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Ivory Coast opposition calls for massive protests

By on February 14, 2010

Ivory Coast’s opposition called on Saturday for youths to take to streets and burn tyres after President Laurent Gbagbo dissolved his government and the electoral commission because of a row over voter registration.

Residents of Ivory Coast’s main city Abidjan feared more violence and political turmoil in West Africa’s volatile former economic powerhouse.

“Youths of Ivory Coast, wake up! We ask you to descend on the streets and burn tyres to show your dissatisfaction. You have to act now,” said Konan Bertin, youth leader for opposition candidate Henri Konan Bedie’s Ivory Coast Democratic Party.

“We must occupy the streets of Abidjan and the country, in presence of the police and army,” he told a few hundred cheering youths.

Gbagbo’s announcement on Friday night is certain to delay a post-war election that is already over four years overdue.

The elections are needed to end years of instability and stalemate after a 2002-2003 war that divided the world’s top cocoa grower, leaving the north in rebel hands.

Abidjan residents had rushed indoors after work on Friday, anticipating trouble. The normally bustling streets and palm-fringed outdoor bars were largely deserted overnight.

Traffic resumed on Saturday, but the atmosphere was tense.

“I’m really scared,” said Arsene Yao, 30, a mechanic.

“There’s going to be more violence and everything’s going to burn. I can’t imagine what the president was thinking.”

Rioters burned down a government building in rebel-held west Ivory Coast on Tuesday over the handling of the polls.

Nothing in a peace agreement signed in 2007 gives Gbagbo the authority to dissolve the electoral commission, which is independent of all the warring factions. In his address, he invoked an article of the constitution to justify it.

Two newspapers, one opposition and another independent, ran headlines accusing Gbagbo of staging a coup d’etat.


Gbagbo has accused electoral commission boss Robert Mambe, an opposition party member, of attempting to add to the voter register 429,000 names which had not had their Ivorian identity cross-checked, in order to boost the opposition vote.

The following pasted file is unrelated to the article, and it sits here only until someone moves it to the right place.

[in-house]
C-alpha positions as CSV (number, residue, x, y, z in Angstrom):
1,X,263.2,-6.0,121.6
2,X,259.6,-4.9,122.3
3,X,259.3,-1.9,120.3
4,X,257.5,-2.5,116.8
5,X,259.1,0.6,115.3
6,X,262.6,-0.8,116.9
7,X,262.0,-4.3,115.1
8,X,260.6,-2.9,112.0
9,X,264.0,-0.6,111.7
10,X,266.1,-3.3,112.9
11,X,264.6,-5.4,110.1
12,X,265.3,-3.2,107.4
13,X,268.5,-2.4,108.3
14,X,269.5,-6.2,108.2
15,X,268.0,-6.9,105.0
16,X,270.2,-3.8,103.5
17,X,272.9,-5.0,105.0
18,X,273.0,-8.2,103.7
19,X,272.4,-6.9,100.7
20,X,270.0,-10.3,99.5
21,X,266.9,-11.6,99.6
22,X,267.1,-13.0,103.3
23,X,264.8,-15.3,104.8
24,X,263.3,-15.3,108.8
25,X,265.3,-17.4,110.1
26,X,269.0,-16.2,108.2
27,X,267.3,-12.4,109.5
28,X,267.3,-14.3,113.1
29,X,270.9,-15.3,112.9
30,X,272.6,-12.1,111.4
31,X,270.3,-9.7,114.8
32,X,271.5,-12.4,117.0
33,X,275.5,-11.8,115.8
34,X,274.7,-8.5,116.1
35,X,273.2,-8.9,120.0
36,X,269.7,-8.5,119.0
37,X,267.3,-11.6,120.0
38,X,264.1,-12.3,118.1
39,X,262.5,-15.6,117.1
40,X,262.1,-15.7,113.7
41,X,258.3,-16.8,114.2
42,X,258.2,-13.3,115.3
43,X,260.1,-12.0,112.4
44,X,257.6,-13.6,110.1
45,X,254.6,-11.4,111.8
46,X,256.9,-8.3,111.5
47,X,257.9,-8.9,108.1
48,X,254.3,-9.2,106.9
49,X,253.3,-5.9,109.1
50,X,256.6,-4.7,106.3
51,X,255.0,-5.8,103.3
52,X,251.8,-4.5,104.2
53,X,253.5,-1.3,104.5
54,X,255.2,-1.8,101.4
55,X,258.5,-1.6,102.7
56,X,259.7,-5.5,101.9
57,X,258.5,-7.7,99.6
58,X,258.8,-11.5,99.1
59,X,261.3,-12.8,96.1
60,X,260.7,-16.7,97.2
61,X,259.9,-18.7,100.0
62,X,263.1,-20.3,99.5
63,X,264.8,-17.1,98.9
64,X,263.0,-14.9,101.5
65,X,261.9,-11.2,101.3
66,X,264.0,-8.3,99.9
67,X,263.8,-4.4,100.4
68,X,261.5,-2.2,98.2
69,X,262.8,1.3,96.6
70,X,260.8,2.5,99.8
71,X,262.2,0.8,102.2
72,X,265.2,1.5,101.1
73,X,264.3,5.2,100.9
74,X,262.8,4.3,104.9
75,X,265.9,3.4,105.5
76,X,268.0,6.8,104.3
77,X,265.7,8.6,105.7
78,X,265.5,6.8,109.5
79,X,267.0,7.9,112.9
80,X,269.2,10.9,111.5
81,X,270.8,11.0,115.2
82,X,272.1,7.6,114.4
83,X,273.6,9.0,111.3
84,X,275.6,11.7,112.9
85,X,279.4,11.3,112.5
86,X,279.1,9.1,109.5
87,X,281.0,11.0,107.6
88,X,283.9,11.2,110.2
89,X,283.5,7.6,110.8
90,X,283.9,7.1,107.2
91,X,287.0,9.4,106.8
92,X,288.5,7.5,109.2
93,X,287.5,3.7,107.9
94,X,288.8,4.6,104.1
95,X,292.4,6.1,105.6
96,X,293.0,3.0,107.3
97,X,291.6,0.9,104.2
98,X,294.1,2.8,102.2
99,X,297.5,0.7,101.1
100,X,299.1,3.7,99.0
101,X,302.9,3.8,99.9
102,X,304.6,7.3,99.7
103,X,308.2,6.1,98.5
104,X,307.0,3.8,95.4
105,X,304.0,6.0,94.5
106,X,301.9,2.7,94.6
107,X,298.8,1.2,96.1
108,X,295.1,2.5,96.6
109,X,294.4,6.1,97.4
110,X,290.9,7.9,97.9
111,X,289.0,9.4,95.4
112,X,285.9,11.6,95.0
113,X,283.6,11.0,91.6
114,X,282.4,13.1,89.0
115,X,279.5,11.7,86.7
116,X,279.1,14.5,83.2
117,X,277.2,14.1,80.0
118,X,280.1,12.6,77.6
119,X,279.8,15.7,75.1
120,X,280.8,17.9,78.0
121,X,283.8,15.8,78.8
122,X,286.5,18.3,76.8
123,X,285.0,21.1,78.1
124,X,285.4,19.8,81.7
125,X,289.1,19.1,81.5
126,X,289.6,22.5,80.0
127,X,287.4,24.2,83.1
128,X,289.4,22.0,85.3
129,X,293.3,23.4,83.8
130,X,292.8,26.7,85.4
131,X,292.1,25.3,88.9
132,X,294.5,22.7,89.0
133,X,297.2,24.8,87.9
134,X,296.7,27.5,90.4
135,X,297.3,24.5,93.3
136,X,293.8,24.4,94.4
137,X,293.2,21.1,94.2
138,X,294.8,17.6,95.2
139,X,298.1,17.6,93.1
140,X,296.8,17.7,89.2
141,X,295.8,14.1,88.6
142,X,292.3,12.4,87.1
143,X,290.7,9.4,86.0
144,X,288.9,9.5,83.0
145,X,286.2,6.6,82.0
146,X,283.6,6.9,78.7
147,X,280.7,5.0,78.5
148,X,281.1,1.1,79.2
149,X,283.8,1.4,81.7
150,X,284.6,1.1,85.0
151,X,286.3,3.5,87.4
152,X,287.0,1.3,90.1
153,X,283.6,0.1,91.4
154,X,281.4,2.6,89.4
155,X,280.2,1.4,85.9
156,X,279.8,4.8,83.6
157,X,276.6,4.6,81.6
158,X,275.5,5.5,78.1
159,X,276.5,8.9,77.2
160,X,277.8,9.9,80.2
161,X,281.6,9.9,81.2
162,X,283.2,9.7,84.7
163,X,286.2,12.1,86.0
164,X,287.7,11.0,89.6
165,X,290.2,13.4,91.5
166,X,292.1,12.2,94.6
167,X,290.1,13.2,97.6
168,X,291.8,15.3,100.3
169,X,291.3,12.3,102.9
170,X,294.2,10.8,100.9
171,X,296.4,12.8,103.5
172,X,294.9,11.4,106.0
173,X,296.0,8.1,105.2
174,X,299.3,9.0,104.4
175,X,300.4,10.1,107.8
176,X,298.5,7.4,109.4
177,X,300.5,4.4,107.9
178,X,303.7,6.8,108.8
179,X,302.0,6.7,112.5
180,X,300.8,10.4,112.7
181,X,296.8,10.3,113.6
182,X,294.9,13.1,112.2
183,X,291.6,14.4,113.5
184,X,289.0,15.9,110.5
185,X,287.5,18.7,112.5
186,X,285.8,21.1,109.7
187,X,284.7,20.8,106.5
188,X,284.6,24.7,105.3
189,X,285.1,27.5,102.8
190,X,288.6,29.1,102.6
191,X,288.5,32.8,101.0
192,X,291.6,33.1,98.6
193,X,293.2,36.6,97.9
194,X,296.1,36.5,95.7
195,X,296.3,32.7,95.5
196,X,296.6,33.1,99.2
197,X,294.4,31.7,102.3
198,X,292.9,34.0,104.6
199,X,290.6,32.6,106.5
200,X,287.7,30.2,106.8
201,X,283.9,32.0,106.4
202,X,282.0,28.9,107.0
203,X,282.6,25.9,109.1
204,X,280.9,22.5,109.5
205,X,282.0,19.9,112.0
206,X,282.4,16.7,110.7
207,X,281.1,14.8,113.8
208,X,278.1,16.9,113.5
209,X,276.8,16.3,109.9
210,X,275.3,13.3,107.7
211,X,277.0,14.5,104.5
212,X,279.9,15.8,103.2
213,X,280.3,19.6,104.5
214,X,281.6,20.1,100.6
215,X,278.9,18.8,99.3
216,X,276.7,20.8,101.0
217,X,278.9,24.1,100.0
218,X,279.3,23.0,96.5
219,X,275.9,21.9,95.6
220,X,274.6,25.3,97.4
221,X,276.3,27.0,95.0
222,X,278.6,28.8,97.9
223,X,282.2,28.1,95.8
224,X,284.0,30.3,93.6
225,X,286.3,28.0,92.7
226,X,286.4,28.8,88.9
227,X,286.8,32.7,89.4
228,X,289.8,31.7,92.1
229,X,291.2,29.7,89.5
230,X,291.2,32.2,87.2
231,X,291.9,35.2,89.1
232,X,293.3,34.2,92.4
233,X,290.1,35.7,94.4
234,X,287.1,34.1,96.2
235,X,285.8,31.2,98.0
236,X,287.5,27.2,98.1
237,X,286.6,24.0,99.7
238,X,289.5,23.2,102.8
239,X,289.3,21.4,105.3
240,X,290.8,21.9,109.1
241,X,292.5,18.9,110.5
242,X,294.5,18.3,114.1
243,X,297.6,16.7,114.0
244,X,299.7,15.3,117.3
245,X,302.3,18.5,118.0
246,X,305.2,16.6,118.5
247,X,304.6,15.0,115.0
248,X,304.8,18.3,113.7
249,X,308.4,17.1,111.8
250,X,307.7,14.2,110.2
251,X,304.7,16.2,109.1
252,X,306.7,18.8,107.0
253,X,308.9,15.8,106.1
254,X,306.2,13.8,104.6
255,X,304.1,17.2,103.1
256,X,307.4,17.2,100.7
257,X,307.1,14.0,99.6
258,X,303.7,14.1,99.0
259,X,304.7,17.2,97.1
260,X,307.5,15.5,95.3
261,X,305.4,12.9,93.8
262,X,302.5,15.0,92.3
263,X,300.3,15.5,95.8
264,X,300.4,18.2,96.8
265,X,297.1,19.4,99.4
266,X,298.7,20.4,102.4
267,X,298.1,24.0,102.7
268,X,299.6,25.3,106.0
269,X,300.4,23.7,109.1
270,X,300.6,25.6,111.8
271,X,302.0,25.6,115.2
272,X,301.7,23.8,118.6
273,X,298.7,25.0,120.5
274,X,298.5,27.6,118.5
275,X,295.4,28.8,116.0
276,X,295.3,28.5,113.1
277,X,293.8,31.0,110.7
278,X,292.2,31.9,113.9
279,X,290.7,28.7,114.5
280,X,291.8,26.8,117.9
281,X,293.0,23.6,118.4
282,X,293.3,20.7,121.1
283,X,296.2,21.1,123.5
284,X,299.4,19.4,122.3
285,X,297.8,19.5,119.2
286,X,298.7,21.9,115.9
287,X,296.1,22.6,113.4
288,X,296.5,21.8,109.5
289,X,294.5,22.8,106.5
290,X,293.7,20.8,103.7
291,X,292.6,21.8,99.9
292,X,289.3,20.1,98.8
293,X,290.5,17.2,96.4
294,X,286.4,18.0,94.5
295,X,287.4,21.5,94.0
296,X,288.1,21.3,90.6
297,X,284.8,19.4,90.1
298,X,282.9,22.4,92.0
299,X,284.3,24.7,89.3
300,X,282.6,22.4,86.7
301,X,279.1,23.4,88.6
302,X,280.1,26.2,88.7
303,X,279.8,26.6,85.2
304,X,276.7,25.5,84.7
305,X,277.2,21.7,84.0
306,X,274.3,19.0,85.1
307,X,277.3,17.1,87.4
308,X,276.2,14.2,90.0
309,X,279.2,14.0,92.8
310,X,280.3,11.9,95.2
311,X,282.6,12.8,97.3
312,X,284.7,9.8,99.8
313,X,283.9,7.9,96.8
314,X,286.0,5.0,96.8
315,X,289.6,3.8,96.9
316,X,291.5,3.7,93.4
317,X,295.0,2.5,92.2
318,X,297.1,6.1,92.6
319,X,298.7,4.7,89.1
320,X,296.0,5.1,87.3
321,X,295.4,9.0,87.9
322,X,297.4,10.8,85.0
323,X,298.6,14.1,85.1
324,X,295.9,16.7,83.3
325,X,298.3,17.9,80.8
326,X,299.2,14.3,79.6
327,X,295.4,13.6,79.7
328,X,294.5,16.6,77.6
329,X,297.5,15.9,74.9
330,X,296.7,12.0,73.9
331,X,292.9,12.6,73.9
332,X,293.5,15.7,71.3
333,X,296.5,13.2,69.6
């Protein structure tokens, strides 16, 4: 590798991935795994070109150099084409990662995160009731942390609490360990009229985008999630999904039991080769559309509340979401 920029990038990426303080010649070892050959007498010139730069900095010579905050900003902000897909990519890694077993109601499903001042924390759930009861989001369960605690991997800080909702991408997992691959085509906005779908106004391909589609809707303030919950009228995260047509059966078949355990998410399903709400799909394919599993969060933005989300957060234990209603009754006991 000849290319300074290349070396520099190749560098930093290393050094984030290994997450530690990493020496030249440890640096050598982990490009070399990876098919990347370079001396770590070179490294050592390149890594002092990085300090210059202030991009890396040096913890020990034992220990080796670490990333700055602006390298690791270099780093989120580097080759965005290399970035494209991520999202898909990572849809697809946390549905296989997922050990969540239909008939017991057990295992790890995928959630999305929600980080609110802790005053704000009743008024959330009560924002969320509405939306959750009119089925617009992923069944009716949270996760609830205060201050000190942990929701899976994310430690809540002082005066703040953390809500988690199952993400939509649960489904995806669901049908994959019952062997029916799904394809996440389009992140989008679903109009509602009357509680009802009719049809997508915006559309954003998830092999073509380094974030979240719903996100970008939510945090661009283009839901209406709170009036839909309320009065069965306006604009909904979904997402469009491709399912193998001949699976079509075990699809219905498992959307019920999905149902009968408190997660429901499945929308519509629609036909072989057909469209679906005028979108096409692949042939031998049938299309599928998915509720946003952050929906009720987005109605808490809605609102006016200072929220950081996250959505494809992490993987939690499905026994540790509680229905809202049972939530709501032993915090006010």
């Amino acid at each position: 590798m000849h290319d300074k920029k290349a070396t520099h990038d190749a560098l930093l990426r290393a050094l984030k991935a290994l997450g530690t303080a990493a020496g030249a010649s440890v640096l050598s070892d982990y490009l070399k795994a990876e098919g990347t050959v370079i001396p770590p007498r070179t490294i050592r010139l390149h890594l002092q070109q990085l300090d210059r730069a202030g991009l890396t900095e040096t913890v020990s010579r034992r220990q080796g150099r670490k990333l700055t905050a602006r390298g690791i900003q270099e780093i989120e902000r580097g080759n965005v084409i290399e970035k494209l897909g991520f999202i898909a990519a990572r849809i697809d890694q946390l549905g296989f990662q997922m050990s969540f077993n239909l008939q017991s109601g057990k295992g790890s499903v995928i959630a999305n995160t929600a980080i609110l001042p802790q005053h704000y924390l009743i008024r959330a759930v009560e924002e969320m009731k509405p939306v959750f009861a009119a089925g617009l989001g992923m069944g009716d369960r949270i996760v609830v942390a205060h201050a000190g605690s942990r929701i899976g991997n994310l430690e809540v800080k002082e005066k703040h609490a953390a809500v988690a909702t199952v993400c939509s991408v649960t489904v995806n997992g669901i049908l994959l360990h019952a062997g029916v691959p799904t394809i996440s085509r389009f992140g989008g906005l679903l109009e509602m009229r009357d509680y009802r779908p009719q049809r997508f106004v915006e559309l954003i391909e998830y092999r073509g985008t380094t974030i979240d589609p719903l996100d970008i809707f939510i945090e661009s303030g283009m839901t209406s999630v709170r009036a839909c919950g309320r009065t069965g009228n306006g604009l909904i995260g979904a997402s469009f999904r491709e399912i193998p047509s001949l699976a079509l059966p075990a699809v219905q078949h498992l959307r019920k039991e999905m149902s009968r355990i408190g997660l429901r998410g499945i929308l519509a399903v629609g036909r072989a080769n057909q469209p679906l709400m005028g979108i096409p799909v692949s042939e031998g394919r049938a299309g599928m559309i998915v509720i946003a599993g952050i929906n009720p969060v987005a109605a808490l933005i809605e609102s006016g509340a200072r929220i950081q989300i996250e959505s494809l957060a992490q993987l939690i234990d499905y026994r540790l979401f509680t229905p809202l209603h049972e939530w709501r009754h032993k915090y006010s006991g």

Opposition parties say Gbagbo is inventing obstacles to stall an election he fears he might lose.

After years of delays, many Ivorians have grown cynical about their leaders and their talk of elections.

“If they were going to have elections, they’d have had them already,” said Rosie N’Goran, 28, who sells fruit by the roadside despite her college degree.

“I no longer trust any of them at all,” she said, shrugging her shoulders and throwing up her hands.

Prime Minister Guillaume Soro must pick a new government on Monday but the process of choosing an electoral commission boss could be long and drawn out, as all parties to the conflict are supposed to agree on him.

Frustration is growing after more than seven years of crisis in a country that was once the envy of its neighbours, prospering while many of them stagnated or went to war.

Power cuts nationwide because of damage to a turbine have worsened the mood. Ivory Coast has long been an exporter of power to its neighbours and shortages, unlike in other parts of Africa, are so infrequent that few people have generators.

“We’re tired of waiting for peace,” said gardener Siaka Karambiri, sweating in the humidity after hacking some dead branches off a palm tree. “We pray they can get together and sort this out.”


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